Launch Vehicle Flexibility Increasingly Important

by Bill Ostrove, Space Systems Analyst, Forecast International.

International Launch Services (ILS) recently announced that it will introduce a new Proton launch vehicle variant with a larger payload fairing – a clear sign that flexibility is now a key differentiator in the launch vehicle market.[i]

Flexibility has become more important as satellite weights and configurations have become more diverse. For decades, the trend had been to make satellites heavier. The Proton – designed to carry a single heavy satellite into orbit – exceled in those market conditions. Along with the Ariane 5, it dominated the commercial launch services market.

However, as new form factors for satellites have grown in popularity, ILS has found itself unable to meet many of its customers’ demands. Designed to lift heavy satellites, the Proton isunnecessarily large and expensive when it comes to carrying smaller satellites into orbit. Moreover, its 4-meter payload fairing means it also cannot carry newer high throughput satellites (HTS), which are becoming increasingly popular with companies like ViaSat. In the case of HTS platforms, the Proton is able to accommodate the launch mass, but not the larger physical size of the satellites.

These factors have contributed to a decline in Proton launches[ii], from 11 in 2012 to only five in 2016. It should be noted parenthetically that lack of reliability has affected Proton launch rates as well.  Launches have been delayed due to investigations into launch failures. And failures have made customers question reliability, sometimes persuading them to switch launch providers.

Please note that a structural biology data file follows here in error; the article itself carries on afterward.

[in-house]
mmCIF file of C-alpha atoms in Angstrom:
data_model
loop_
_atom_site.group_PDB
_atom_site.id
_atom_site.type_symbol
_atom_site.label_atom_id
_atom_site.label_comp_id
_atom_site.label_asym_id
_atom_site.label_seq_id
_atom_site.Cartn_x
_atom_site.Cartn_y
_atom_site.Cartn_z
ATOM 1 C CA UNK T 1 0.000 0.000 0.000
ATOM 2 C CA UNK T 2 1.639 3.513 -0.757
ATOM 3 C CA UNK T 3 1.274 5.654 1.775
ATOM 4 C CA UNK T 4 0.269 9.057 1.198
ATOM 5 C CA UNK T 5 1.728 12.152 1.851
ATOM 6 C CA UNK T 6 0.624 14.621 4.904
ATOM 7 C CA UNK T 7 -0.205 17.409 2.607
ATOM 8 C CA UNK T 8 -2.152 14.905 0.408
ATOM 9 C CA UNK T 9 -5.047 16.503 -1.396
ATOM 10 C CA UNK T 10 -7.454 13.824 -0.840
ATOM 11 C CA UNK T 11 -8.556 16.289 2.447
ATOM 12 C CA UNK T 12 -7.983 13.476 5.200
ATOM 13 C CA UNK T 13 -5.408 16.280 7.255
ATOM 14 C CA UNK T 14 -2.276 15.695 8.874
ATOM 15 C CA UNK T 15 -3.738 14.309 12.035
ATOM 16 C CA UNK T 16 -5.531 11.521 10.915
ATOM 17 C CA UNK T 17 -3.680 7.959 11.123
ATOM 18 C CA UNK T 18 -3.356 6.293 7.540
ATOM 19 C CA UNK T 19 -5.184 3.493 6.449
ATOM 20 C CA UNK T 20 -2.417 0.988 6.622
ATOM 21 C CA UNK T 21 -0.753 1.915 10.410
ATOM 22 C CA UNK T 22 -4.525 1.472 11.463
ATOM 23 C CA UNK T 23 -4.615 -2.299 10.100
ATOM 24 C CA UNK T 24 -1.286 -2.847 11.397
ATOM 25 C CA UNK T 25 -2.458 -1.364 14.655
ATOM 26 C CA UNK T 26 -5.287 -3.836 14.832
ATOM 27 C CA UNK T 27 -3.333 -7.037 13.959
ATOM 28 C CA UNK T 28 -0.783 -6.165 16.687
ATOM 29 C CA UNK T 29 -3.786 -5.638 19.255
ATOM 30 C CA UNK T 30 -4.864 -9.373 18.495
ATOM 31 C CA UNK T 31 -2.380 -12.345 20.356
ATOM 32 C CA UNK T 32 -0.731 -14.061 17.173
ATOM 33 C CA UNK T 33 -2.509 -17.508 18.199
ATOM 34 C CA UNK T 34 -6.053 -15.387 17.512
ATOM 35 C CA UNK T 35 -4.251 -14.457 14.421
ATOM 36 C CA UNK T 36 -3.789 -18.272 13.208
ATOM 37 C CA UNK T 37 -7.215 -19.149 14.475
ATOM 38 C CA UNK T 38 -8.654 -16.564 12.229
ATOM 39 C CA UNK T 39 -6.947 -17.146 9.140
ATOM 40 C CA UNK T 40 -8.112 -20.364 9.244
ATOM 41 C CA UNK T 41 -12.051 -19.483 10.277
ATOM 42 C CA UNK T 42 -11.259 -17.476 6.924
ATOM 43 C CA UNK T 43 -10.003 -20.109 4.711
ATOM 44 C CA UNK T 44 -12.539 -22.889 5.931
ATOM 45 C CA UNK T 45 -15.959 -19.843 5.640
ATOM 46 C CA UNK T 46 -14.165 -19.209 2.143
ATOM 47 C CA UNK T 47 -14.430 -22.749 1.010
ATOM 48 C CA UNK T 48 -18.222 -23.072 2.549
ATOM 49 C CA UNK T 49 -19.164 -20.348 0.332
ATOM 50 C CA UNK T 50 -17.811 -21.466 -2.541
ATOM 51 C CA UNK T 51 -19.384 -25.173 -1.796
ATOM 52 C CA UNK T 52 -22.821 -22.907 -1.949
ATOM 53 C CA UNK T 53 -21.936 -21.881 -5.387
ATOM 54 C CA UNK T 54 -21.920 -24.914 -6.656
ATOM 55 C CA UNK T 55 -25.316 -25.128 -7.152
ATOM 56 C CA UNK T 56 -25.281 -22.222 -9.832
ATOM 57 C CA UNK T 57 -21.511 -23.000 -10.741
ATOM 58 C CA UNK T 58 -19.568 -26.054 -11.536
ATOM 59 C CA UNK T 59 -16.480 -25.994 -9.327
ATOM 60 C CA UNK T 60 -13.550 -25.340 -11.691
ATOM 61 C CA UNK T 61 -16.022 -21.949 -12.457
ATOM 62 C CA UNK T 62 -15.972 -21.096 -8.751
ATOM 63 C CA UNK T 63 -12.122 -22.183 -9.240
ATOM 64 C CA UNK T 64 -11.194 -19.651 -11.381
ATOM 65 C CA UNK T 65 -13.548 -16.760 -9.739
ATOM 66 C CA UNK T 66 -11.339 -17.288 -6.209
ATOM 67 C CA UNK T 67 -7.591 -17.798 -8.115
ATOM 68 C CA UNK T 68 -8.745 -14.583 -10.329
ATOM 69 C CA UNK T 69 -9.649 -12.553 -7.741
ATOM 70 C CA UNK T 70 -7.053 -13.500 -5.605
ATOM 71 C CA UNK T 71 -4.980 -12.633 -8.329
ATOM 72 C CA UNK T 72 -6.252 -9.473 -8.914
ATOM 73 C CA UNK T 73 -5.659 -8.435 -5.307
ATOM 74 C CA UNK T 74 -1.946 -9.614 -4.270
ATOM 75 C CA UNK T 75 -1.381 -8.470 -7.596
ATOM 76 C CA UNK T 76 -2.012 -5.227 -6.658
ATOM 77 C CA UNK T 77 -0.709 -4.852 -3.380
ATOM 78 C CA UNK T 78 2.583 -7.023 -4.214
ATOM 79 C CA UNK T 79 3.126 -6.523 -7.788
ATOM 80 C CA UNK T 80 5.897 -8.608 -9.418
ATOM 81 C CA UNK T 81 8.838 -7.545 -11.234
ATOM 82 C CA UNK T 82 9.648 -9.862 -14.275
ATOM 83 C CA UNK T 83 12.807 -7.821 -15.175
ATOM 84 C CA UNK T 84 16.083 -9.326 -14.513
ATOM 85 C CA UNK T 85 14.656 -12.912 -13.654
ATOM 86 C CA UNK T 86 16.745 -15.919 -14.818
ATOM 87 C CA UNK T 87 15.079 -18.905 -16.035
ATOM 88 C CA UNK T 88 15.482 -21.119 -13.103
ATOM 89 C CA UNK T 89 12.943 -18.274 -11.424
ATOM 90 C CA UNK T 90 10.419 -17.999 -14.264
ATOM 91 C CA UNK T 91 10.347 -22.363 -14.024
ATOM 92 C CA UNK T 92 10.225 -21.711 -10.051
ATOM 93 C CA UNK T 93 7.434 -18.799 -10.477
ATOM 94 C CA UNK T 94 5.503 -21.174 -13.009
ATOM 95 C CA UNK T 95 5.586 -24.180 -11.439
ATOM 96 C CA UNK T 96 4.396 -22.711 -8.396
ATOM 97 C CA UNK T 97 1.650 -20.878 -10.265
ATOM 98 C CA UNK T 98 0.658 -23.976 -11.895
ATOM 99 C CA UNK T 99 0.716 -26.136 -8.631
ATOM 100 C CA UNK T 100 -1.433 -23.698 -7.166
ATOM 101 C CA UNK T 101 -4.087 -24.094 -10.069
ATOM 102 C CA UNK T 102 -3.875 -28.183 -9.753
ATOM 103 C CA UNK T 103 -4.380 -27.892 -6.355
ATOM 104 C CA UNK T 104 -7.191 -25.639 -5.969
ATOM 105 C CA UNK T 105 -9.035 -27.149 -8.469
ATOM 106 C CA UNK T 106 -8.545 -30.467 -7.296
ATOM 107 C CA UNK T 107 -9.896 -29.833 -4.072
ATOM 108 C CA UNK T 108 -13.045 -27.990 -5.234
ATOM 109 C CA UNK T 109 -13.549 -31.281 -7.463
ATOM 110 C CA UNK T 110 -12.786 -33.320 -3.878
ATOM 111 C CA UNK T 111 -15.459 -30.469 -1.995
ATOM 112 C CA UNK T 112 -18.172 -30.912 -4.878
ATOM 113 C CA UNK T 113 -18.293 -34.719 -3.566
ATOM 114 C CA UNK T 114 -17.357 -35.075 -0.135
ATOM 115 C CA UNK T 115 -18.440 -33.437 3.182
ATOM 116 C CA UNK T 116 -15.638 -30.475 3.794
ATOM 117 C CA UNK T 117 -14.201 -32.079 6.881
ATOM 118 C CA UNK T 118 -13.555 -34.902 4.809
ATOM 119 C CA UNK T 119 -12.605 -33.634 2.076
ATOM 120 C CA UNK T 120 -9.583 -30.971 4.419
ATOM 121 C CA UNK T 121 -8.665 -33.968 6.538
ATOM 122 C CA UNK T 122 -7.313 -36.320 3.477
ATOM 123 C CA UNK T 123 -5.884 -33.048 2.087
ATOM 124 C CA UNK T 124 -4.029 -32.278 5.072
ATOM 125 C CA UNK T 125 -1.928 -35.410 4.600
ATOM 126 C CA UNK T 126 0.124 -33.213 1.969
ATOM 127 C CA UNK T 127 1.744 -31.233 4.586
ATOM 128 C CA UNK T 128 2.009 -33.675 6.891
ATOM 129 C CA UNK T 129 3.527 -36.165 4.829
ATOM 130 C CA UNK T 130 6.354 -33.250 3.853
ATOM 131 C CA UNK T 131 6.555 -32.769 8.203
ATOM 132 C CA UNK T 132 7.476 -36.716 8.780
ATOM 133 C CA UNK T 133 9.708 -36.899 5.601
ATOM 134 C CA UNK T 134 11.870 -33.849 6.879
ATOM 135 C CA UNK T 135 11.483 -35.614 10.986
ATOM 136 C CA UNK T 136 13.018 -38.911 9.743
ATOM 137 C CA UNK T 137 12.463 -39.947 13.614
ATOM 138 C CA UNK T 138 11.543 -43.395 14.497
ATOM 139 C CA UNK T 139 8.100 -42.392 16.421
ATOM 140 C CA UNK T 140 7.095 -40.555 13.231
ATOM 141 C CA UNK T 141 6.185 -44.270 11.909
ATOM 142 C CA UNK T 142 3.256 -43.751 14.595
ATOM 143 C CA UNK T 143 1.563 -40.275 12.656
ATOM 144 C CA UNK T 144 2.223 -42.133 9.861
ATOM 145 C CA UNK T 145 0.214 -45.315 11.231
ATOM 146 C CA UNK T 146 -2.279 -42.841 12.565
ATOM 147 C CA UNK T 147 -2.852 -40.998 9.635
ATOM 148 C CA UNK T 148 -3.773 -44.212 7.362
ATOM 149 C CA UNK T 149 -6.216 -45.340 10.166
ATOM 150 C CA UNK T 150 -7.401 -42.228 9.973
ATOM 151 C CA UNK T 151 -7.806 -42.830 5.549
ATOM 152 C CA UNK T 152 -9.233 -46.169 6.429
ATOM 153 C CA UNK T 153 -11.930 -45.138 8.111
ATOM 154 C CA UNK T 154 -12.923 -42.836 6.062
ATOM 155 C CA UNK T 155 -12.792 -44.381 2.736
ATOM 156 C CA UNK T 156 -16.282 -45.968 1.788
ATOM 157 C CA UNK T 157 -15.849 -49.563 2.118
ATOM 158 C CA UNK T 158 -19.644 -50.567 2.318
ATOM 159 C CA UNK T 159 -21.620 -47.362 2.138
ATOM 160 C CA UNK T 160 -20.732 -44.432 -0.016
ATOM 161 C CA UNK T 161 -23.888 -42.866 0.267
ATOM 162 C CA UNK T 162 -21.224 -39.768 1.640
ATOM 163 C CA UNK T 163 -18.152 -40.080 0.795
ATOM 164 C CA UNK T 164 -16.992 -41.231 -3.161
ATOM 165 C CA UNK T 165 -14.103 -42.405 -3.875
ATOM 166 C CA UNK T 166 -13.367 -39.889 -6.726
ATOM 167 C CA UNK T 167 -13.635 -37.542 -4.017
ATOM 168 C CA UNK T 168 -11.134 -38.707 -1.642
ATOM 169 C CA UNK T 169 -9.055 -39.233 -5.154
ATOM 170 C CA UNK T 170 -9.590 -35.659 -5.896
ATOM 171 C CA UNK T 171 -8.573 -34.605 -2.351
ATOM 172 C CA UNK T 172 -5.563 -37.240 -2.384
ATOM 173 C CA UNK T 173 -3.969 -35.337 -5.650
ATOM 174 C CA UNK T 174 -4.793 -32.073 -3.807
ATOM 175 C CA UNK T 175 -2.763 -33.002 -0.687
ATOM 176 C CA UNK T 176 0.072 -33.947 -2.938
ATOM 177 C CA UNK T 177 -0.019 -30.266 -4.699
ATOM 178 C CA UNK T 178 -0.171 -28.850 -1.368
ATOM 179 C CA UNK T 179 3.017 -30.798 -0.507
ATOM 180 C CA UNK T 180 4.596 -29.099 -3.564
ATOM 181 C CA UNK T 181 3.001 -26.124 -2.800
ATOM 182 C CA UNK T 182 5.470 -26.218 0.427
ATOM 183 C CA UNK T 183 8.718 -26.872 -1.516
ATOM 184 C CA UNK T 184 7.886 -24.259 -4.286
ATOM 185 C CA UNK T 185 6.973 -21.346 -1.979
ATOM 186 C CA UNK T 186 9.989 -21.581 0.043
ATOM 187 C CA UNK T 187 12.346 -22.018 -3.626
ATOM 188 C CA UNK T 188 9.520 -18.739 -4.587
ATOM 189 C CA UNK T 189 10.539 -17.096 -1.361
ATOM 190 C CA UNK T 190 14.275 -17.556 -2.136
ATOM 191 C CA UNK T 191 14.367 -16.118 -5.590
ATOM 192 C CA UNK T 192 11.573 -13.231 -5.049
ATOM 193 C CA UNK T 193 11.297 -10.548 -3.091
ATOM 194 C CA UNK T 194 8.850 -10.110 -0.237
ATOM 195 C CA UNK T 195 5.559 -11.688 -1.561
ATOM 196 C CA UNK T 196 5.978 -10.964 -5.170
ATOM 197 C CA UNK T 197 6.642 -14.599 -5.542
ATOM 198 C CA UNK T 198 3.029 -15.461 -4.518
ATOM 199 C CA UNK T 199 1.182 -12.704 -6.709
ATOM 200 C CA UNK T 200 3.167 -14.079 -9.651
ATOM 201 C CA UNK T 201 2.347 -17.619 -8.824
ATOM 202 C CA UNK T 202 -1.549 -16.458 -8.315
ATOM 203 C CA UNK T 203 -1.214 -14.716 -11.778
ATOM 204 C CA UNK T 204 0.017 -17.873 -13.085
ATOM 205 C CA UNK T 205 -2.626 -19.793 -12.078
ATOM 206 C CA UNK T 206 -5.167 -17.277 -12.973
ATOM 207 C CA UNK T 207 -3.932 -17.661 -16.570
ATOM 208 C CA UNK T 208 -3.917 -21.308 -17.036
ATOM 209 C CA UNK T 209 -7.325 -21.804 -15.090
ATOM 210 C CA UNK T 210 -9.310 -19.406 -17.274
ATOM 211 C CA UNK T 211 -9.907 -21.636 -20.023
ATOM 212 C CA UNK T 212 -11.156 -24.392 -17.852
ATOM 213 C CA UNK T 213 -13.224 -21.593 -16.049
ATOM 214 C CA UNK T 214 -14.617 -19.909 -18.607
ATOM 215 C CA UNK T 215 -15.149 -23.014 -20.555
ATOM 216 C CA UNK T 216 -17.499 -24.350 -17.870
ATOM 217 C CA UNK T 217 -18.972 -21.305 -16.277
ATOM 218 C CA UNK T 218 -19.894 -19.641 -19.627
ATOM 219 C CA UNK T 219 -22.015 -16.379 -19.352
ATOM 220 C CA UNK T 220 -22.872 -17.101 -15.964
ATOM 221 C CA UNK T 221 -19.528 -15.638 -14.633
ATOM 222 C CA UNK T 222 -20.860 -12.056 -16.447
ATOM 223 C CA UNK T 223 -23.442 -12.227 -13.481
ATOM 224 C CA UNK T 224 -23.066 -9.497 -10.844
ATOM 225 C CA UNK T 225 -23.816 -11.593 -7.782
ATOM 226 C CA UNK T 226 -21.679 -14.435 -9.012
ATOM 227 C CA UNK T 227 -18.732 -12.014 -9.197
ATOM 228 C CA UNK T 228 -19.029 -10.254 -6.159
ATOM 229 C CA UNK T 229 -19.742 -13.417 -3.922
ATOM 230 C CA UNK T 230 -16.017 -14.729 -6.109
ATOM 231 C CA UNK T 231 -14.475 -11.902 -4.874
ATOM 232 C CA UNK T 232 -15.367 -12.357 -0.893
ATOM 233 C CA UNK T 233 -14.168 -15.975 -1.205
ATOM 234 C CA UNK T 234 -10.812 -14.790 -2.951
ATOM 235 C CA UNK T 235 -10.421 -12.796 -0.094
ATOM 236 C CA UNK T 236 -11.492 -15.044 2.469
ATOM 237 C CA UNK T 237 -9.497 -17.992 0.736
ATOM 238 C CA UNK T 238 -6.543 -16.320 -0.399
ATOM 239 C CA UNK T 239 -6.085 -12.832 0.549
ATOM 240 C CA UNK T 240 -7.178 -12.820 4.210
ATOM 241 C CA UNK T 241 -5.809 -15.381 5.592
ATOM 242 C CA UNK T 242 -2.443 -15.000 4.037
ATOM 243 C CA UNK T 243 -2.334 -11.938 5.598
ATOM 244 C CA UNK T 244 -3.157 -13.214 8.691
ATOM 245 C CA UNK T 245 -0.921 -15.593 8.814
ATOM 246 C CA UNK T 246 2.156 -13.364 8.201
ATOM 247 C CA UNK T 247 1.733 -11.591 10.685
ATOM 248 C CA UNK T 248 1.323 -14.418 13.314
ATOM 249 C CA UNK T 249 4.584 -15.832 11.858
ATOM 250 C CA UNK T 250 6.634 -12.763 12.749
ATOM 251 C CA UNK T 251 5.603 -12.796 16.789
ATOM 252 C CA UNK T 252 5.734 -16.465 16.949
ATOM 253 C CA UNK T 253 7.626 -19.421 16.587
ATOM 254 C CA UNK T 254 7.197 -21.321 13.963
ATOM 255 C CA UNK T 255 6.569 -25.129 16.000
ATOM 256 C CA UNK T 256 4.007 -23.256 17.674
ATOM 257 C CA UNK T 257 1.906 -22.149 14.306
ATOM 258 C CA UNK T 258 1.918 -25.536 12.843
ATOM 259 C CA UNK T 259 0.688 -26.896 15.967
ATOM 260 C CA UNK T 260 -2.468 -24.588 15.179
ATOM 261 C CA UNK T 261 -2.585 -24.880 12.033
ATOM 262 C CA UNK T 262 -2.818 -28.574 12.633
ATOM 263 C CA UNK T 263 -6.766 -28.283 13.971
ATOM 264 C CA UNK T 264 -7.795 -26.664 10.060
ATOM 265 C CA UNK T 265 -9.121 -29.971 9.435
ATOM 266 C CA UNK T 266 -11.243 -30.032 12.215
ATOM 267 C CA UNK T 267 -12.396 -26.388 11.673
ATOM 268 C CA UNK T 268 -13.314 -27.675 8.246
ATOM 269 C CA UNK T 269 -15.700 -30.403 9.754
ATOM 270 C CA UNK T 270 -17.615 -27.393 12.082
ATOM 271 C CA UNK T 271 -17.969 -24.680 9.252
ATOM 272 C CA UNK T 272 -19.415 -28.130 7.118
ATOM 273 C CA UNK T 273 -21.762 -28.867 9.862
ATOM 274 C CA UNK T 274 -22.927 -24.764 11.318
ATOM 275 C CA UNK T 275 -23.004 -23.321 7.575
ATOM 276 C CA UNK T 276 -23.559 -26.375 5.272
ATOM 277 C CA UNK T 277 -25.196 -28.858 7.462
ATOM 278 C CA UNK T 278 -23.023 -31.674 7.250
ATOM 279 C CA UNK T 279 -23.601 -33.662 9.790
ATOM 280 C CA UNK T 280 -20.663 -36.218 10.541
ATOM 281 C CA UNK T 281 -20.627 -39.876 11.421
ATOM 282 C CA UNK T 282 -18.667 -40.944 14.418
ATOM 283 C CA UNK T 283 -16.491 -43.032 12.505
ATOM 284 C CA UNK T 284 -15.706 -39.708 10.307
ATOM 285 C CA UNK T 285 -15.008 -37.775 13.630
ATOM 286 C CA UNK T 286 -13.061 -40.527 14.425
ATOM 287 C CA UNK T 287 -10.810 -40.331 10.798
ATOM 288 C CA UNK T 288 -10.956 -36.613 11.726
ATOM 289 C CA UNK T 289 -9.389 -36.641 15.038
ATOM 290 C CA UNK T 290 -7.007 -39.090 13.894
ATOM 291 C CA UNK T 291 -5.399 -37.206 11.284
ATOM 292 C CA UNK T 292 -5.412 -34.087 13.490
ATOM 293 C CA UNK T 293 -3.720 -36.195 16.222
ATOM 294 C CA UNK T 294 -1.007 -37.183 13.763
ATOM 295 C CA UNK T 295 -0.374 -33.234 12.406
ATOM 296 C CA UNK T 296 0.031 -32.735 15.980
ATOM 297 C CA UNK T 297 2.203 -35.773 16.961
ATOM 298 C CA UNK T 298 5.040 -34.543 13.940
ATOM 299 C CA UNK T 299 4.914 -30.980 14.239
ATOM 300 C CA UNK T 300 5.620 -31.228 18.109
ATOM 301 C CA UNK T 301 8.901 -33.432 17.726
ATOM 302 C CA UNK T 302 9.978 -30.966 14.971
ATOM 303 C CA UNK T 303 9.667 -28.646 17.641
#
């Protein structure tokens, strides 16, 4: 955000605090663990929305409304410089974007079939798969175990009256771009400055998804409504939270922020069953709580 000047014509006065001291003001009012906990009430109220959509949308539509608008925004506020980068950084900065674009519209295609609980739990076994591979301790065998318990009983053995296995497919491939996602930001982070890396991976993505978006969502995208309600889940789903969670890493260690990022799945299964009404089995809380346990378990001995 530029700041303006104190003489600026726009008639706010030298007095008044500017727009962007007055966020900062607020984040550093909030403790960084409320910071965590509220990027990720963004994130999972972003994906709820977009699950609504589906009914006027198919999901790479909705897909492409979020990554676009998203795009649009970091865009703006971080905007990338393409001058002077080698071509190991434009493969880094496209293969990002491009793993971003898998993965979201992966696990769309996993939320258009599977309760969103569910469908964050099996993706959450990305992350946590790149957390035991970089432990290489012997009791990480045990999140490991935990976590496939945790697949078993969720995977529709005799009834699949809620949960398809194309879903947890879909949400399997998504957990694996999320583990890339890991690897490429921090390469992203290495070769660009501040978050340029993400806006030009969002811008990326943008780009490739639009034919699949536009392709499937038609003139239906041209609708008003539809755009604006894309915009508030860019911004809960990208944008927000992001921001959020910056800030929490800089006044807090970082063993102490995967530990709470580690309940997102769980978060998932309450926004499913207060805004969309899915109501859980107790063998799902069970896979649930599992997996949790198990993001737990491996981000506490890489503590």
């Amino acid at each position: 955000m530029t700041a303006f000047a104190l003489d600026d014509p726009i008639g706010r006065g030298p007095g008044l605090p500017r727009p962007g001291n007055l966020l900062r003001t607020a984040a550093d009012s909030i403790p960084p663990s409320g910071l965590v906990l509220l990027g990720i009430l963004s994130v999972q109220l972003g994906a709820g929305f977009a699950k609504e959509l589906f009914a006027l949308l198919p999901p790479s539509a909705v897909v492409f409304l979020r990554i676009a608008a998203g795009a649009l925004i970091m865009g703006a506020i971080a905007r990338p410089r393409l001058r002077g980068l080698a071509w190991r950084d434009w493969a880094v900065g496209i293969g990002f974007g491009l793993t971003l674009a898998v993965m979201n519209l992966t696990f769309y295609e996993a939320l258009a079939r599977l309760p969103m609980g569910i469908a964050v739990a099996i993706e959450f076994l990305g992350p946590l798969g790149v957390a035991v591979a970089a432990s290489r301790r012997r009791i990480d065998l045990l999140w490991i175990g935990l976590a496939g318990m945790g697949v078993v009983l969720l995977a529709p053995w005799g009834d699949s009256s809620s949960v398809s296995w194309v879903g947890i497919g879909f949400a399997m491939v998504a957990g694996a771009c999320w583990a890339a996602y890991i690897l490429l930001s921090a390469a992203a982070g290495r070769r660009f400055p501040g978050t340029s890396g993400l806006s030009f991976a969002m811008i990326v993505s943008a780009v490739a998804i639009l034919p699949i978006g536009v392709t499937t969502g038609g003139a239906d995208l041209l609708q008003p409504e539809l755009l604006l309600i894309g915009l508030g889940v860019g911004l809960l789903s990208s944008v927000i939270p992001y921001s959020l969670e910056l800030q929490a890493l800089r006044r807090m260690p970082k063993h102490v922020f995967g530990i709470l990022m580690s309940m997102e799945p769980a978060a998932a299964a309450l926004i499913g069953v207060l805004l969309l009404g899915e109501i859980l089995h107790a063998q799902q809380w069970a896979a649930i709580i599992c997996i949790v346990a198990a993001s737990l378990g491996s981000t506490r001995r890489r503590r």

Other launch vehicles are better positioned to take advantage of the diverging segments – large and small – of the satellite market. Both SpaceX’s Falcon 9 and the Arianespace Ariane 5 have payload fairings with a diameter larger than 5 meters. ULA’s Atlas V offers variants with a 5.4-meter fairing, and China’s new Long March 5 will have a 5.2-meter fairing. So, four launch vehicles with payload fairings of 5+ meters are either on the market or about to enter the market.  The Proton is at a distinct disadvantage.

These larger-fairing launch vehicles are also able to accommodate smaller satellites. The Falcon 9’s low price makes it attractive to small satellite operators. While the Ariane 5 is more expensive, it typically launches with two primary payloads: a larger one and a smaller one. By offering two launch slots, Arianespace is able to offer lower prices to customers with smaller satellites. Both SpaceX and Arianespace will launch a mid-size satellite for about $60 million.[iii]

For years, ILS’ prices ranged between $80 million and $90 million. More recently, the company began offering launches starting at $65 million[iv],  a price still higher than its competitors. Furthermore, the large Proton remains expensive to produce, meaning the lower launch price will cut into profits.

ILS is responding aggressively to the changing market. In 2016, it revealed that it is working with Proton prime contractor Khrunichev to develop new, smaller variants of the Proton launch vehicle. Although recent reports suggest that the smallest of these variants may not be developed after all, the introduction of even one new smaller variant will enable ILS to compete in the smaller-satellite market. The new variant will be able to carry up to 5,000 kg to orbit at a lower cost than the older Proton.[v] That will enable ILS to be more competitive while staying profitable. Now, with the introduction of a larger payload fairing, ILS will also be able to compete to carry large high throughput satellites into orbit. Operators will be willing to pay for the larger Proton in order to get their large satellites into orbit.

ILS is offering new flexibility to its satellite launch customers. In recent years, such flexibility has become a feature of companies that are succeeding in this market.

Please feel free to use this content with Forecast International and analyst attributions, along with a link to the article. Contact Ray Peterson at +1 (203) 426-0800 or via email at for additional analysis.

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